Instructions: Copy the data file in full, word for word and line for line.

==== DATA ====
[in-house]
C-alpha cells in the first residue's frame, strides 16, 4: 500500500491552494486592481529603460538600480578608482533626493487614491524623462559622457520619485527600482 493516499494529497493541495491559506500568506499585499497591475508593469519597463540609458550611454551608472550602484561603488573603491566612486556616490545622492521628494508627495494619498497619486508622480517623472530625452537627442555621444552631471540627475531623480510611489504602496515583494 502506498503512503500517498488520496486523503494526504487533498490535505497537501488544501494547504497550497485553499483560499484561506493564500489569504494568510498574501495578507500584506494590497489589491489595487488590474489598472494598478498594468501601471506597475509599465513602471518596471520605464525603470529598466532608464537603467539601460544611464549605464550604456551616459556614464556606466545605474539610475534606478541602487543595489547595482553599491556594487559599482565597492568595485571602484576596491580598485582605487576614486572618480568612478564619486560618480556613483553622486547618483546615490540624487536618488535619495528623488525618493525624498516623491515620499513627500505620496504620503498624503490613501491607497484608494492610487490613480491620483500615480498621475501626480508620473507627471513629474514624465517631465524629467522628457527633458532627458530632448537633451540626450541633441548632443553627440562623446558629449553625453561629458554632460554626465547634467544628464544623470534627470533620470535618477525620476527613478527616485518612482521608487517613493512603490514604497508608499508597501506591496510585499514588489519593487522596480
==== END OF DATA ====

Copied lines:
[in-house]
C-alpha cells in the first residue's frame, strides 16, 4: 500500500491552494486592481529603460538600480578608482533626493487614491524623462559622457520619485527600482 493516499494529497493541495491559506500568506499585499497591475508593469519597463540609458550611454551608472550602484561603488573603491566612486556616490545622492521628494508627495494619498497619486508622480517623472530625452537627442555621444552631471540627475531623480510611489504602496515583494 502506498503512503500517498488520496486523503494526504487533498490535505497537501488544501494547504497550497485553499483560499484561506493564500489569504494568510498574501495578507500584506494590497489589491489595487488590474489598472494598478498594468501601471506597475509599465513602471518596471520605464525603470529598466532608464537603467539601460544611464549605464550604456551616459556614464556606466545605474539610475534606478541602487543595489547595482553599491556594487559599482565597492568595485571602484576596491580598485582605487576614486572618480568612478564619486560618480556613483553622486547618483546615490540624487536618488535619495528623488525618493525624498516623491515620499513627500505620496504620503498624503490613501491607497484608494492610487490613480491620483500615480498621475501626480508620473507627471513629474514624465517631465524629467522628457527633458532627458530632448537633451540626450541633441548632443553627440562623446558629449553625453561629458554632460554626465547634467544628464544623470534627470533620470535618477525620476527613478527616485518612482521608487517613493512603490514604497508608499508597501506591496510585499514588489519593487522596480